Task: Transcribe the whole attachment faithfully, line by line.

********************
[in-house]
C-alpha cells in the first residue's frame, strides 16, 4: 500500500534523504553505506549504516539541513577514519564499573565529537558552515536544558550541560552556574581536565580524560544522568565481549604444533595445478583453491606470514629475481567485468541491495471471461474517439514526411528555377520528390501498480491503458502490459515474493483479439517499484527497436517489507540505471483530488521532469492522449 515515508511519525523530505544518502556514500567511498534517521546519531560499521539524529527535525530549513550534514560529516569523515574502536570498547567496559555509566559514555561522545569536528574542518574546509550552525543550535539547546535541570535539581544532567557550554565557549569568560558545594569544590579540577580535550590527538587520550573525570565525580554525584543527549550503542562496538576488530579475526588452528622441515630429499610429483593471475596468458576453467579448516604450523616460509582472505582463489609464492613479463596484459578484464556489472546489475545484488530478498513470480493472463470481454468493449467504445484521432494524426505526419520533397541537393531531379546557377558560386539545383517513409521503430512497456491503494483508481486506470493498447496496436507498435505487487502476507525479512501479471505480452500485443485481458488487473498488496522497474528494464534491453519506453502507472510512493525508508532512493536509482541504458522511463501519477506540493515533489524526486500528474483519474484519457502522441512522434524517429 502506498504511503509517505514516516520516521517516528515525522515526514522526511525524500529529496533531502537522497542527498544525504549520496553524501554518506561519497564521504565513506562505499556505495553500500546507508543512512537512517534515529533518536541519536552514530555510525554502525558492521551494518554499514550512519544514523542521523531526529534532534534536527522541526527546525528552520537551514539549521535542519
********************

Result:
[in-house]
C-alpha cells in the first residue's frame, strides 16, 4: 500500500534523504553505506549504516539541513577514519564499573565529537558552515536544558550541560552556574581536565580524560544522568565481549604444533595445478583453491606470514629475481567485468541491495471471461474517439514526411528555377520528390501498480491503458502490459515474493483479439517499484527497436517489507540505471483530488521532469492522449 515515508511519525523530505544518502556514500567511498534517521546519531560499521539524529527535525530549513550534514560529516569523515574502536570498547567496559555509566559514555561522545569536528574542518574546509550552525543550535539547546535541570535539581544532567557550554565557549569568560558545594569544590579540577580535550590527538587520550573525570565525580554525584543527549550503542562496538576488530579475526588452528622441515630429499610429483593471475596468458576453467579448516604450523616460509582472505582463489609464492613479463596484459578484464556489472546489475545484488530478498513470480493472463470481454468493449467504445484521432494524426505526419520533397541537393531531379546557377558560386539545383517513409521503430512497456491503494483508481486506470493498447496496436507498435505487487502476507525479512501479471505480452500485443485481458488487473498488496522497474528494464534491453519506453502507472510512493525508508532512493536509482541504458522511463501519477506540493515533489524526486500528474483519474484519457502522441512522434524517429 502506498504511503509517505514516516520516521517516528515525522515526514522526511525524500529529496533531502537522497542527498544525504549520496553524501554518506561519497564521504565513506562505499556505495553500500546507508543512512537512517534515529533518536541519536552514530555510525554502525558492521551494518554499514550512519544514523542521523531526529534532534534536527522541526527546525528552520537551514539549521535542519